though most conductors are ac-
- complished pianists or violinists.
Considering what he must be. In
addition to being a musician, It Is
easy to understand why It is there
are only a few great conductors In
the world." v V
I -' Capitol
Walking may not be first aid to
beauty-he doesn't claim any
but it Is the solution for all prob
lems of digestion, according to
George Fawcett, famous screen
. character actor. Consequently, he
adds, screen stars ought to walk
, more and forsake the use of auto
mobiles, at least to transport them
from stages to dressing rooms.
Fawcett always walks a mile
before lunch and makes it an in
variable rule. He measures the
space from ills stage, when.he is at
work, to the ' studio restaurant,
and dutifully paces of a mile on it.
The noted actor ia playing the
father, of the heroine in "There
You Are," featuring Conrad Nagel
and Edith Roberts at the head of
4TT must be all of twenty
jl cave iae oyrup repsin ,t ... : ,
Fct t.:st Fevers, Colds end Dowel Tnvllts of CtUdhood -1
How time flics. My good mother has gone to tier rest, but I have
' faithfully relied upon her Judgment and have given Syrup Pepsin
to my two children "since they were born. It is certainly a noble
medicine end never fails of its purpose. I like to recommend it"
(Natoe and address wi3 be sent upon request) , . -
And in the Evening of Life
When age comes creeping on, with bowels relaxed,'
muscles weax, digestion poor and
: i. .,,...,i : . j -i
without "Tiset pia cr cJ ,er LstreM.
a wiitj vuiiaucuiwi uues lis evu worst in a nigmv r
Dr. Caldwell's Syrup Pepsin is so palat&ble, sets so '. j ;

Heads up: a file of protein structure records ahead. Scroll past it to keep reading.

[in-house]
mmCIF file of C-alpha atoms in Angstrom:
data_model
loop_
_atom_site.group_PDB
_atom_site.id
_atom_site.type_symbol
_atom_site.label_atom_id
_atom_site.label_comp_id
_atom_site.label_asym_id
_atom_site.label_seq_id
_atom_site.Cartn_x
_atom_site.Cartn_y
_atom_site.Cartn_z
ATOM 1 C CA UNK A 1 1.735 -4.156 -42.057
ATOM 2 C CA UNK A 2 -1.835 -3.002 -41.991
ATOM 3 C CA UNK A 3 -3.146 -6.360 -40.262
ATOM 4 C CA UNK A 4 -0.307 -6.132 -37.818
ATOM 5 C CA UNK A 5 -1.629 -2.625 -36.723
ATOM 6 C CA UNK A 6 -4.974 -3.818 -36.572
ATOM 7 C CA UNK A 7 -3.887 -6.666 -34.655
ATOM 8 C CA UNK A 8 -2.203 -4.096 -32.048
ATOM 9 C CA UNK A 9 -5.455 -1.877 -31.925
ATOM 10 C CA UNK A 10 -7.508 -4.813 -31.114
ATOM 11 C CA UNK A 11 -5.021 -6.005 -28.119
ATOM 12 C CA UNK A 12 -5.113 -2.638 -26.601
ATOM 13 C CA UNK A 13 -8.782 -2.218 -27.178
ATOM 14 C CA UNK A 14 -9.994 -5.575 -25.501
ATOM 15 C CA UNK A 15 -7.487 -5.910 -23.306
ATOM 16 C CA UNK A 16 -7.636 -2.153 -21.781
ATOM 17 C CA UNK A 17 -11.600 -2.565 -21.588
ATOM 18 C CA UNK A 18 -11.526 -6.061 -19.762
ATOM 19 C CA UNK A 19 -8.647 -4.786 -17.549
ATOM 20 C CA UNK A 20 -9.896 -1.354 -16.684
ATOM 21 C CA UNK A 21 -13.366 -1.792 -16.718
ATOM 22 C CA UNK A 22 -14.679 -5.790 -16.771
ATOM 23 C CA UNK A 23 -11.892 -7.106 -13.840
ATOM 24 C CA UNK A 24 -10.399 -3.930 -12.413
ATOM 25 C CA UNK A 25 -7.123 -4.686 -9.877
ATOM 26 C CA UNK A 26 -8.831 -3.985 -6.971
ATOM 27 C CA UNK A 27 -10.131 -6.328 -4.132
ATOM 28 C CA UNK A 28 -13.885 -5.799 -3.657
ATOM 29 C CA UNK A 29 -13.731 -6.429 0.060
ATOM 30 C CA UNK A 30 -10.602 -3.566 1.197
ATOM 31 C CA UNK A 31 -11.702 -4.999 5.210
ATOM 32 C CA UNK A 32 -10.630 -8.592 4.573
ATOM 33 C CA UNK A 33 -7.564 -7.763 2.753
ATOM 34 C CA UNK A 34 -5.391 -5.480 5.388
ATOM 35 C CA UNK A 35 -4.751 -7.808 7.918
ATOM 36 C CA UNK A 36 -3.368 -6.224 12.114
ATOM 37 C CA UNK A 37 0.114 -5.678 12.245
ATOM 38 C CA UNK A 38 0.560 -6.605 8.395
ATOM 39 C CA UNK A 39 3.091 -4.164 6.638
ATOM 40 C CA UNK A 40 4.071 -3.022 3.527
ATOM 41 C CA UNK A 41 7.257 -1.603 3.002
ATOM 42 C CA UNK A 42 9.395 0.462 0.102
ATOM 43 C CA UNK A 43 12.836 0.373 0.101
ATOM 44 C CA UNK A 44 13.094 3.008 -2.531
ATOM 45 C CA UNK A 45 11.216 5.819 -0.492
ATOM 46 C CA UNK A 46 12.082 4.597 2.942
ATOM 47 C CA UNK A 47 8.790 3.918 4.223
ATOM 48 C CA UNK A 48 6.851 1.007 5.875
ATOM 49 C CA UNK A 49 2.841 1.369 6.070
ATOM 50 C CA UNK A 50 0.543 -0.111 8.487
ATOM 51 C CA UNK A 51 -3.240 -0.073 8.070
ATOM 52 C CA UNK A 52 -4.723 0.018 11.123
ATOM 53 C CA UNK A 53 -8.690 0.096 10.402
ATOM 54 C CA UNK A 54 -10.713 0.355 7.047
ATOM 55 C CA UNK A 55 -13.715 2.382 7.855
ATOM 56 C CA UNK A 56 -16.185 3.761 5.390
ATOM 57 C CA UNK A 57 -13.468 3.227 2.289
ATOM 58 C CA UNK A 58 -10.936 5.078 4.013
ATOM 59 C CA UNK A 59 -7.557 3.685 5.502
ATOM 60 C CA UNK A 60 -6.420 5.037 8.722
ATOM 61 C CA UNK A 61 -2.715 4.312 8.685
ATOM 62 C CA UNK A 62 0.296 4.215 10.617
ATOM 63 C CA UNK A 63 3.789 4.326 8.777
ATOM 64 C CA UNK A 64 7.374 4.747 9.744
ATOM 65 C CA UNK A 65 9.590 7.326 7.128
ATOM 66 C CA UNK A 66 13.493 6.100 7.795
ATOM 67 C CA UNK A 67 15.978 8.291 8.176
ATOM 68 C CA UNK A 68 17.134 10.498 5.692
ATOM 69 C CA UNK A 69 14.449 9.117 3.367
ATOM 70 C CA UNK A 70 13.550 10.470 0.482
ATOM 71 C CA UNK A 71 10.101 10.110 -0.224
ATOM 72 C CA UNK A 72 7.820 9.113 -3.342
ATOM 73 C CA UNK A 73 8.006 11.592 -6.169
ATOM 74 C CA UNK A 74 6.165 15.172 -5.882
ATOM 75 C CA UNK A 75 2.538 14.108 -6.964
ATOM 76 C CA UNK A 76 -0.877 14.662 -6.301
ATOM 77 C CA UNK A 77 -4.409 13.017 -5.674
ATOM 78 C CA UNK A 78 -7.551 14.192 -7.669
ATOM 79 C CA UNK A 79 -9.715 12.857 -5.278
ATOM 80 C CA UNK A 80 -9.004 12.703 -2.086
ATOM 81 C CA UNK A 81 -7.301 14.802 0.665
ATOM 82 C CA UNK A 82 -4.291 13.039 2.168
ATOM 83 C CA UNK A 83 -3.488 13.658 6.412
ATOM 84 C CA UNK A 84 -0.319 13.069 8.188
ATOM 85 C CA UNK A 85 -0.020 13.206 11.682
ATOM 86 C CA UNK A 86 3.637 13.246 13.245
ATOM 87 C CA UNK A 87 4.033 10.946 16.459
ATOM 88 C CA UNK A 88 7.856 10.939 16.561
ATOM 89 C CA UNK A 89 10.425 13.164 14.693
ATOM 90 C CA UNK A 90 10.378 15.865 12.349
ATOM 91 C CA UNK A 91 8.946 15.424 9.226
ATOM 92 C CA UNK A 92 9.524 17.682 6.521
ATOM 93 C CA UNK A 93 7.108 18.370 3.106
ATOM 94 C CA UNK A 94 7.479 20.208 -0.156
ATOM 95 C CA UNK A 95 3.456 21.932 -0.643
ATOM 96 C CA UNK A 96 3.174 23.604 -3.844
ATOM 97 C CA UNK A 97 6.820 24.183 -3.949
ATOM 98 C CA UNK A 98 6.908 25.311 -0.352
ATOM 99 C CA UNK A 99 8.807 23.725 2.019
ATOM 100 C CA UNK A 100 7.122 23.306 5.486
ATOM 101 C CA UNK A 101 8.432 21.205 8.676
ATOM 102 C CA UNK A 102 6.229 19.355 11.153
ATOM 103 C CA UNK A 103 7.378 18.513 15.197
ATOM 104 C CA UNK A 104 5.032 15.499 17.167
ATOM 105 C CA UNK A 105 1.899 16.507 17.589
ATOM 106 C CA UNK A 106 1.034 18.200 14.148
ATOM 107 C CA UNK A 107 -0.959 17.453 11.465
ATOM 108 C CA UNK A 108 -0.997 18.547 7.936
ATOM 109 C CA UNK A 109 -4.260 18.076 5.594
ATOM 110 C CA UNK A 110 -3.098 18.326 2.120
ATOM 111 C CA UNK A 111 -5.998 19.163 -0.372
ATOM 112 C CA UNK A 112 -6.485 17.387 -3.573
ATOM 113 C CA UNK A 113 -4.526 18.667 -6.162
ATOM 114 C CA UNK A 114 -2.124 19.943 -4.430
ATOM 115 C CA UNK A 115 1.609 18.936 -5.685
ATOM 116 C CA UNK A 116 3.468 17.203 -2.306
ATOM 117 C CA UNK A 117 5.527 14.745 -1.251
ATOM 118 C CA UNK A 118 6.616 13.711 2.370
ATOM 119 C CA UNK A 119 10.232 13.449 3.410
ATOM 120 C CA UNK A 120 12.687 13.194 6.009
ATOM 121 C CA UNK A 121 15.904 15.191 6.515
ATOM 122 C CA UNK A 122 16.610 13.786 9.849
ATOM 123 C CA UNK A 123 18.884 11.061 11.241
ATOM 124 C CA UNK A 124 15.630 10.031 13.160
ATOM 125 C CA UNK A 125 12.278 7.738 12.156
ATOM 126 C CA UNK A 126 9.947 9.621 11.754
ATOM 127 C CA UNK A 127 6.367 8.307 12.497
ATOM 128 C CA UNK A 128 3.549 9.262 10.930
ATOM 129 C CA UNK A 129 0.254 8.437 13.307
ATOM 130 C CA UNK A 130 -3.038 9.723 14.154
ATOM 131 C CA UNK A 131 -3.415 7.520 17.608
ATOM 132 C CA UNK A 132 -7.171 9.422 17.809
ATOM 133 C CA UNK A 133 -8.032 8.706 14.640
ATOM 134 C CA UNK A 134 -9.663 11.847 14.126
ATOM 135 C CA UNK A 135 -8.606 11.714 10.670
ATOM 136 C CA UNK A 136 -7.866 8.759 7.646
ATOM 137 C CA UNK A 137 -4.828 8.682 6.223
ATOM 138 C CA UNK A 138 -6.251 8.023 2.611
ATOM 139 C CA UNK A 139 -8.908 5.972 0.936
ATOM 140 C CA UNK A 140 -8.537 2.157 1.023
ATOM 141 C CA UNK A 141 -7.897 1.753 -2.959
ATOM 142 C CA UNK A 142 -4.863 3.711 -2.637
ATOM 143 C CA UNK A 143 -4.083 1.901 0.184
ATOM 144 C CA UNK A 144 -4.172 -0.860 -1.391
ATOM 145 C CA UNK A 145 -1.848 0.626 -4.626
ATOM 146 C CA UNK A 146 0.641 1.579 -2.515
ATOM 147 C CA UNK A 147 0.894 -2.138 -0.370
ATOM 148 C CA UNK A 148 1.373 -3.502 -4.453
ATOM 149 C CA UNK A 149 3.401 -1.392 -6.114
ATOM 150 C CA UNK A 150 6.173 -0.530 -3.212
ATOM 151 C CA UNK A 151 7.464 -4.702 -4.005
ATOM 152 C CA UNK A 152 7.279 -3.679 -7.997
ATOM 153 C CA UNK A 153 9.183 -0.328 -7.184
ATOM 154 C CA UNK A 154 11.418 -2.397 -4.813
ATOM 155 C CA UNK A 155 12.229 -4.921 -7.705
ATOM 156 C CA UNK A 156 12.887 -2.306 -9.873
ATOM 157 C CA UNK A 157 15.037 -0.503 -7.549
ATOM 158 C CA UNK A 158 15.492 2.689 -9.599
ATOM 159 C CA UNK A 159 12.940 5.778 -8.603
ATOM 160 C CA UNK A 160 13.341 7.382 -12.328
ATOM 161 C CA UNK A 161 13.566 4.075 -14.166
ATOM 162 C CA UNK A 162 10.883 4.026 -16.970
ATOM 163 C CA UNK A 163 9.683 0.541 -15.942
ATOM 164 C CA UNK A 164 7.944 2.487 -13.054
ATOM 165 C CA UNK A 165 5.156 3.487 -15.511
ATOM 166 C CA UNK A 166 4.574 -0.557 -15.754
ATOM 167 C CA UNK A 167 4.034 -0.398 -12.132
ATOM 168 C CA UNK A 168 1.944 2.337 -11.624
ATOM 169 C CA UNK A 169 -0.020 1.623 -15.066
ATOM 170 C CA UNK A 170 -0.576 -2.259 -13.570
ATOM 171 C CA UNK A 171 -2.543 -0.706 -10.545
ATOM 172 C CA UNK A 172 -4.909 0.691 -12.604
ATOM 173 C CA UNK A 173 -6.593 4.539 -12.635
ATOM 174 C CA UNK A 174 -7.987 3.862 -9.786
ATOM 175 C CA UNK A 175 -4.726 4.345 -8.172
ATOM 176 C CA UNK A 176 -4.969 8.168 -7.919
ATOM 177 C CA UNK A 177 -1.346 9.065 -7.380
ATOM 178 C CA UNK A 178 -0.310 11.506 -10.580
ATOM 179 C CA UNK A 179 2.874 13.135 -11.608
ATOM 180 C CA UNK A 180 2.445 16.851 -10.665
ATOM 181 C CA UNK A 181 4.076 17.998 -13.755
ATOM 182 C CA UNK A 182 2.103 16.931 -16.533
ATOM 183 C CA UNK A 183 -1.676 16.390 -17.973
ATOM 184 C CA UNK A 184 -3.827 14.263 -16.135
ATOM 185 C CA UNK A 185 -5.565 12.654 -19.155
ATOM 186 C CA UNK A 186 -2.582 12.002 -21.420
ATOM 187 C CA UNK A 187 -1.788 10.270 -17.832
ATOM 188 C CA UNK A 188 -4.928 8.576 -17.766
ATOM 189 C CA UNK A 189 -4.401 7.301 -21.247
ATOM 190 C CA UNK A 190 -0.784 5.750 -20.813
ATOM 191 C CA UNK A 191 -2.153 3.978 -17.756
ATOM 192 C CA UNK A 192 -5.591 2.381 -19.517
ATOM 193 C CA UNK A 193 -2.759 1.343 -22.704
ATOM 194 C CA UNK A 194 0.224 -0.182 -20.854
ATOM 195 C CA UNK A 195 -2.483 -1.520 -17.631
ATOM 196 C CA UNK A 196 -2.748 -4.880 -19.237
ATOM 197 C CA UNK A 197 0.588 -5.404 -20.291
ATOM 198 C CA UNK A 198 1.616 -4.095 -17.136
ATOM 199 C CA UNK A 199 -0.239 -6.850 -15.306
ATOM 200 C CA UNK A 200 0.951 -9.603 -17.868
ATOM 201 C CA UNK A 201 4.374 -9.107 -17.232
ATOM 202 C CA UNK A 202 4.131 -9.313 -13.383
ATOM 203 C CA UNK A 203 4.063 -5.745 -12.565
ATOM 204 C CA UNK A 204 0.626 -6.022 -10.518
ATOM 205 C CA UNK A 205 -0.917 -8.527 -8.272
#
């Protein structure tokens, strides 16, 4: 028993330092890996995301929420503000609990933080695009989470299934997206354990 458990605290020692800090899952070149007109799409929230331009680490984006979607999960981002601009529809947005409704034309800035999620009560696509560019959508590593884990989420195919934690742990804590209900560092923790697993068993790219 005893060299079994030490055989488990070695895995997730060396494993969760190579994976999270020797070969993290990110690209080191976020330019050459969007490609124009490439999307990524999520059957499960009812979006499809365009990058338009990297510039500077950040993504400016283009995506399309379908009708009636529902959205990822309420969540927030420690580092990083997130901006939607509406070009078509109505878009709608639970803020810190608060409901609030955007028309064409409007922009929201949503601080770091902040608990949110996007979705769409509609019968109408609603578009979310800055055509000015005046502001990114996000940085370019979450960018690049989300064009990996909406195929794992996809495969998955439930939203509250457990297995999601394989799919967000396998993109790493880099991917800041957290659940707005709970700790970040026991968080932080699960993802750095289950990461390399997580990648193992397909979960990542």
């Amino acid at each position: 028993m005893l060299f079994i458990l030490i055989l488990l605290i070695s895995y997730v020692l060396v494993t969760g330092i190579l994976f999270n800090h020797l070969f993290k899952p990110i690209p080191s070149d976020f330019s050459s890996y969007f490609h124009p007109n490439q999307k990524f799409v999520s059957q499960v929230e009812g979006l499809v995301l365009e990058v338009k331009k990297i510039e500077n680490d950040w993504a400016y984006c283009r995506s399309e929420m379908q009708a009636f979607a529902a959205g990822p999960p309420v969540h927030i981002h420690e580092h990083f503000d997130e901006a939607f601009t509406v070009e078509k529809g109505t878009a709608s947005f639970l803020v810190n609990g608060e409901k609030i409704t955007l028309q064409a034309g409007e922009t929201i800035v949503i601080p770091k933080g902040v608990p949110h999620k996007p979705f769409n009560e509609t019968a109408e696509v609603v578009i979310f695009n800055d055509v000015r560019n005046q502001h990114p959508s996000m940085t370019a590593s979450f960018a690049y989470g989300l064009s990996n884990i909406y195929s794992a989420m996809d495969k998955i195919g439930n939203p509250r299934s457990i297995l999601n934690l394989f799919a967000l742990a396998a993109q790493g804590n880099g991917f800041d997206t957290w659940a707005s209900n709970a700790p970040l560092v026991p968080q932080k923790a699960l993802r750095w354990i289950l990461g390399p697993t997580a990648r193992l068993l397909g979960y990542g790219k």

well m'tl:2 stomach, v.orks so easQy, so gently, so I
kindly with eld fc!':s as to accomDlish its Durpose ? d
tomacii, coated tor roe," hesJacte, levers, cokis aod eoastipatioa" ri r- . t ' .
from I '-icy to ell '3 l,r. j Tcpsia it recomr'z.-'i every-; Ut.ljc .atZT
v.'fcere ei &;J ty aJ c-v.s.
7r a frt tri I f"'"'- a aj name wl 'teij to
i iyrvp Company, ilonticzXo,
STAGE Alfl) SCREEN
rt '7TTa riirrti
I I kill l ; Iff It H
a notable cast, and shows at the
Capitol theater, for, two days -be
ginning today, February 10. It is
a hilarious 'comedy -based on F.
Hugh-Herbert's famous novel. In
whifch the duo play elopers beset
by an angry father, a small army
of - traffic policemen, and surr
ounded by the woes of misplaced
identity and a complication in the
form of a-lost baby wished on
them. ; - - - -
Thrills are used to enhance
comedy In the new story, as; for
Instance a , wild ride through, 'city
traffic in which the elopers are
pursued by father sind he In turn
by half the traffic squad. Nagel la
forced to leap from a window to
a careening automobile a thrill
set In a laughable series of cir
cumstances. 'Other such details
enliven the tale, a lilting story of
New York life.
American horses, scarred by
service on the fighting ; front in
the Argonne and about Verdun but
still drawing carts and plows In
fields once torn by German shells.
Inspired Buck Jones, Fox ; Films